Gestational Diabetes. This type of diabetes develops during pregnancy. It is common among women who have a family history of diabetes. Blood sugar levels may decrease after the birth of the baby, but they have an increased risk of developing type 2 diabetes within five to ten years.

Pre-diabetes. This is a condition in which a person has higher than normal blood glucose levels, but not high enough to be diagnosed as diabetes. They are at risk of developing type 2 diabetes, as well as an increased risk of heart attack and stroke. Studies suggest, however, that increased physical activity and weight loss can prevent them from developing the disease, or delay its onset, since these interventions increase the body's sensitivity to insulin.

Diagnosis of Diabetes

There are different ways to diagnose diabetes, which include a doctor's evaluation of your medical history, physical examination, and laboratory tests. Laboratory tests include:

Glycated hemoglobin test (A1C). This is a blood test that measures a patient's average blood sugar level for the past two or three months. The test does not require a patient to fast beforehand because it measures the percentage of blood sugar already attached to hemoglobin, a protein found in the red blood cells. The higher the blood sugar levels, the higher the amount of hemoglobin with sugar attached. A1C levels of 6.5% or higher indicate diabetes, while A1C levels between 5.7% and 6.4% indicate prediabetes. A level below 5.7% is normal.

Fasting blood sugar test. Also called Fasting Plasma Glucose (FPG), this blood test is performed after an overnight fast. Blood sugar levels less than 100 mg/dL (5.6 mmol/L) are considered normal, while levels of 126 mg/dL (7 mmol/L) or higher (taken twice) indicate diabetes. Levels between 100 and 125 mg/dL (5.6 to 6.9 mmol/L) are considered prediabetes.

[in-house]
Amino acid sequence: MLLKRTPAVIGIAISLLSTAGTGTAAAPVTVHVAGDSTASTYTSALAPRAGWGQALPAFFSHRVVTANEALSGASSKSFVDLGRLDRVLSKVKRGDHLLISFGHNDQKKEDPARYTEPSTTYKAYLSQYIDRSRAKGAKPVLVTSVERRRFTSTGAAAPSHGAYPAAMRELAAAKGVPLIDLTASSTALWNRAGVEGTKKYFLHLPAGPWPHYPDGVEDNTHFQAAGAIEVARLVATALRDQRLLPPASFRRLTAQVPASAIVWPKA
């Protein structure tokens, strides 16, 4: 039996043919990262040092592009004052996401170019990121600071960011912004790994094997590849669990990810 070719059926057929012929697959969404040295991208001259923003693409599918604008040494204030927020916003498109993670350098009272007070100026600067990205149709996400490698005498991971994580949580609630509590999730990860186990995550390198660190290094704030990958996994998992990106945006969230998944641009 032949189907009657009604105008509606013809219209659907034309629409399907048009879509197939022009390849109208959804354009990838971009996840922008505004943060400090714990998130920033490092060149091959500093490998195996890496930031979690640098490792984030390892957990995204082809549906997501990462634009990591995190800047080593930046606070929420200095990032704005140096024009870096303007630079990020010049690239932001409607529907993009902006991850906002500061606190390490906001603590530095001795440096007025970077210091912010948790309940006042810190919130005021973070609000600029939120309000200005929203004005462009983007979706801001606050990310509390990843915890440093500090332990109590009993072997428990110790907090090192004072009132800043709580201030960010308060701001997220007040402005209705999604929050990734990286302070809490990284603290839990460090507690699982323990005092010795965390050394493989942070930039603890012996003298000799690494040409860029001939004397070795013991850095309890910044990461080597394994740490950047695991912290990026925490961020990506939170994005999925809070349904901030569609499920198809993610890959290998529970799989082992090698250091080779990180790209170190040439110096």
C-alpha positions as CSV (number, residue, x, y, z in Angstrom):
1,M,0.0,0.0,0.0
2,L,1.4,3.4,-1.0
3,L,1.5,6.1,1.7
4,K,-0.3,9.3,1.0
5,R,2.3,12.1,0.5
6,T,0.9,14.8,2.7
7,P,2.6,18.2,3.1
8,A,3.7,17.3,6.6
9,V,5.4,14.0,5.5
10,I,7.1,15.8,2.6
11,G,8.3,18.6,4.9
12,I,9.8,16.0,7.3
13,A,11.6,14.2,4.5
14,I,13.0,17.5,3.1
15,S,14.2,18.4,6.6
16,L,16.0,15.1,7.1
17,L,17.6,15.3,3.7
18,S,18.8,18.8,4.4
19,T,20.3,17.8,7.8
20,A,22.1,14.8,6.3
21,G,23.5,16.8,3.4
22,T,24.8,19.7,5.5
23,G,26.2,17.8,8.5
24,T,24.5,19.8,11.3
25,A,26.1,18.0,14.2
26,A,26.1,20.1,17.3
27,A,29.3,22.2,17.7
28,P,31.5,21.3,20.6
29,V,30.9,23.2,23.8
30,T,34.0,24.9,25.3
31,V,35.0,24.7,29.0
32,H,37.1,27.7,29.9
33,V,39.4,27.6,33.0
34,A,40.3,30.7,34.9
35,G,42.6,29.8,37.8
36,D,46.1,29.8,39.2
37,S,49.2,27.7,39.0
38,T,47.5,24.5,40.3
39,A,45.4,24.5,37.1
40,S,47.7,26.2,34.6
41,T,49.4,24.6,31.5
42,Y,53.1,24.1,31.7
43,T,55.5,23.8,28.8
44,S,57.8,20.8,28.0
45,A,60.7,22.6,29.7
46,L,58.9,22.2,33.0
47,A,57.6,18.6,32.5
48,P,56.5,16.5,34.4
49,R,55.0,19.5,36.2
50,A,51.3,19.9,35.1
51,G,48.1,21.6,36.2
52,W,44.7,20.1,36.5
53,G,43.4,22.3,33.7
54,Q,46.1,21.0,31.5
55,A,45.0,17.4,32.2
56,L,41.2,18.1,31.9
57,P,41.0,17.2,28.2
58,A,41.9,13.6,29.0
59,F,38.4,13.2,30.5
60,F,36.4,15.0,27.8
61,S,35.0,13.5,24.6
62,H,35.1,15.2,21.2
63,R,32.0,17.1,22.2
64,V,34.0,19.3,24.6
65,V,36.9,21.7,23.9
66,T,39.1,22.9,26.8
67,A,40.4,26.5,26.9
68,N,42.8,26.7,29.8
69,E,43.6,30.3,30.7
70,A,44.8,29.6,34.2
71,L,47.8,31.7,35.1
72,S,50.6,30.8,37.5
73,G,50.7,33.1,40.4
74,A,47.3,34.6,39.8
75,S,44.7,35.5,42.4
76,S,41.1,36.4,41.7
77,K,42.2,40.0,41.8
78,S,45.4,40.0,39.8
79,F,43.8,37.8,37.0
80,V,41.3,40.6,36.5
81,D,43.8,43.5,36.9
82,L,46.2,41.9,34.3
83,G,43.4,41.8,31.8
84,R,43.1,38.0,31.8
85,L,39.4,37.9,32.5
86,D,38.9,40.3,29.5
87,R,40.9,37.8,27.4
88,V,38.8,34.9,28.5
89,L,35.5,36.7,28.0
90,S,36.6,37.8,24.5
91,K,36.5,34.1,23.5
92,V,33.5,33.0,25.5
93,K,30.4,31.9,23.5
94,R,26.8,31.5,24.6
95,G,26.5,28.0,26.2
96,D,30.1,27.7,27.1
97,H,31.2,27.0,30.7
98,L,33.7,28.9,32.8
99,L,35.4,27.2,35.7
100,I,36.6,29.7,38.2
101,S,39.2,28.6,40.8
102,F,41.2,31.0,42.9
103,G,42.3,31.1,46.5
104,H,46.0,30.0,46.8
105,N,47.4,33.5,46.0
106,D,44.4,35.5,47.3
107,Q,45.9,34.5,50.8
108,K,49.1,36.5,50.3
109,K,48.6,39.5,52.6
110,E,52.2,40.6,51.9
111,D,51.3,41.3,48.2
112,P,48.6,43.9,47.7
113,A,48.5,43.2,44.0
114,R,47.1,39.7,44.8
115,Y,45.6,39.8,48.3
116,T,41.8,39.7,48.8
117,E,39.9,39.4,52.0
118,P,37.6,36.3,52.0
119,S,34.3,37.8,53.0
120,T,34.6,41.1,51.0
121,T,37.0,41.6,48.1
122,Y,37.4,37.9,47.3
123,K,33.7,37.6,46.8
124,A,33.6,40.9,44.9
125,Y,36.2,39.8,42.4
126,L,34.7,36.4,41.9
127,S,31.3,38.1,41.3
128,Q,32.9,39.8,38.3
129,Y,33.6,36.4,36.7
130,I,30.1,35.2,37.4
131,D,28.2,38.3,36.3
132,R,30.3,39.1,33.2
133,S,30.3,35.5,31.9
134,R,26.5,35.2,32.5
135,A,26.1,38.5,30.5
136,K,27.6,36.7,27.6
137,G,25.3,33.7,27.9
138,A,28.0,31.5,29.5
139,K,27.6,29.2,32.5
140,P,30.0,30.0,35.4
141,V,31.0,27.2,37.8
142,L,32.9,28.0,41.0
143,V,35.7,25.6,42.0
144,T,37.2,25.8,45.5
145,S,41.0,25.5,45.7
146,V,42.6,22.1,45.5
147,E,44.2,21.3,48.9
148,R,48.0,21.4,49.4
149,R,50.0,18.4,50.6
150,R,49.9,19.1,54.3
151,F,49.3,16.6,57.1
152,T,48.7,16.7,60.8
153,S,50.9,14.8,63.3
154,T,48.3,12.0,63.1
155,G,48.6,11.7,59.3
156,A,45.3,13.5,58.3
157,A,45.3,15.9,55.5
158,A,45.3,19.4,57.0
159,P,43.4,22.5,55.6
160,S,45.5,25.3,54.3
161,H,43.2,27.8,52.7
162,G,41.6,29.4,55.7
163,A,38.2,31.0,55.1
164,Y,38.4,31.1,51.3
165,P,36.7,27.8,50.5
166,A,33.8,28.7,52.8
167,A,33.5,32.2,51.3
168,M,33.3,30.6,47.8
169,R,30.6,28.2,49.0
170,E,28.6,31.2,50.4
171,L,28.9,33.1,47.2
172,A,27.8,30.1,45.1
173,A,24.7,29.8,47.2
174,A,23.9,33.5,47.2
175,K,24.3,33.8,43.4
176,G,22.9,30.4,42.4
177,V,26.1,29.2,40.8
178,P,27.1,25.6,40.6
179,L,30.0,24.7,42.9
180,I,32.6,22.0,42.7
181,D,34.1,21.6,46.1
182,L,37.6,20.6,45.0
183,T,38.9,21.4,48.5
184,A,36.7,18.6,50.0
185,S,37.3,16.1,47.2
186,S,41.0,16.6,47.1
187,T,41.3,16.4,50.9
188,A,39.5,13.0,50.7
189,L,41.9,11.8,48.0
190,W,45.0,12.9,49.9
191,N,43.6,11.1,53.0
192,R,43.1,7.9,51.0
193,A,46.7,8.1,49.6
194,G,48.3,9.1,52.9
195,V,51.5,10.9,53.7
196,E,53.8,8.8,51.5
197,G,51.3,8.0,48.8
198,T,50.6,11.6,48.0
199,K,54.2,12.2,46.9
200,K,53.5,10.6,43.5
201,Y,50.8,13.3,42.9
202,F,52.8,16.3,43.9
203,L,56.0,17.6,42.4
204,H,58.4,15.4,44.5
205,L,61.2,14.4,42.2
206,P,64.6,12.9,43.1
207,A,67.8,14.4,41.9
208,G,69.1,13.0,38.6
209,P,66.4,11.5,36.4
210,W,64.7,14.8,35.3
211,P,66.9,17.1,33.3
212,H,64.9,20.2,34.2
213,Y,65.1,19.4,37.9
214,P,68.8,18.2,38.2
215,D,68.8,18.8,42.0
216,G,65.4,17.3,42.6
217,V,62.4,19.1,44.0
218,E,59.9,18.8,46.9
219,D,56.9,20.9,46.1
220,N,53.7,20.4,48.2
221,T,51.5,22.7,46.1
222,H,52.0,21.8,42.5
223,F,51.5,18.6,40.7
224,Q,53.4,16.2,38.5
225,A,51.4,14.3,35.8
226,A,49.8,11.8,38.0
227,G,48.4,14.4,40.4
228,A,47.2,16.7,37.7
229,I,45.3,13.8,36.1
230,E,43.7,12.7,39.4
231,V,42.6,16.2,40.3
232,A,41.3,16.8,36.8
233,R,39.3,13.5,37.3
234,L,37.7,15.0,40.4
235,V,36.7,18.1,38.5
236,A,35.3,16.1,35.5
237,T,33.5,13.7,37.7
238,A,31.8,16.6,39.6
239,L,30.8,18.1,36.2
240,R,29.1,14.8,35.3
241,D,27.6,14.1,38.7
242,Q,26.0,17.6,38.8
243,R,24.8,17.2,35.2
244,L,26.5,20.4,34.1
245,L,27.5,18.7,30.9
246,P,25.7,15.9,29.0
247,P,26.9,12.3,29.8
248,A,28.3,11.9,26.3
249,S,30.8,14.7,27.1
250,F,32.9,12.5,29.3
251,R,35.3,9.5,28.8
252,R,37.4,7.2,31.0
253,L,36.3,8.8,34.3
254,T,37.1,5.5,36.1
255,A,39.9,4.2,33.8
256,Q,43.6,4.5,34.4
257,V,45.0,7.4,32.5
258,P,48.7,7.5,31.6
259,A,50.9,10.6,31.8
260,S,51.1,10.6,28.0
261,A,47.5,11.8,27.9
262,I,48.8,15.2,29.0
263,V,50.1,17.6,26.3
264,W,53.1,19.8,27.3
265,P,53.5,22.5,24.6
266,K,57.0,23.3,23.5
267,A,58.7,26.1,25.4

Oral glucose tolerance test. For the OGTT, the fasting blood sugar level is first measured. Then the patient is asked to drink a sweet liquid and blood sugar levels are periodically tested over the next two hours. A normal blood sugar level is less than 140 mg/dL (7.8 mmol/L), while a test result of more than 200 mg/dL (11.1 mmol/L) after 2 hours suggests diabetes. Readings between 140 and 199 mg/dL (7.8 mmol/L and 11.0 mmol/L) are classified as prediabetes.

When to Call a Doctor

Many people are not aware that they are at risk of developing diabetes, or that they already have the disease. If you suspect you have diabetes, experience any of the symptoms mentioned, or are aware of any risk factors, such as family history of diabetes, obesity, and sedentary lifestyle, it is best to ask your doctor for a test as part of your yearly medical check-up. Diabetes is linked with various conditions, and there is no cure for it, but in most cases it can be controlled, and complications can be prevented.

References:

WebMD. Diabetes – Overview.
http://www.webmd.com/diabetes/diabetes-overview

Mayo Clinic. Diabetes.
http://www.mayoclinic.org/diseases-conditions/diabetes/basics/definition/con-20033091

American Diabetes Association. Diabetes Basics.
http://www.diabetes.org/diabetes-basics/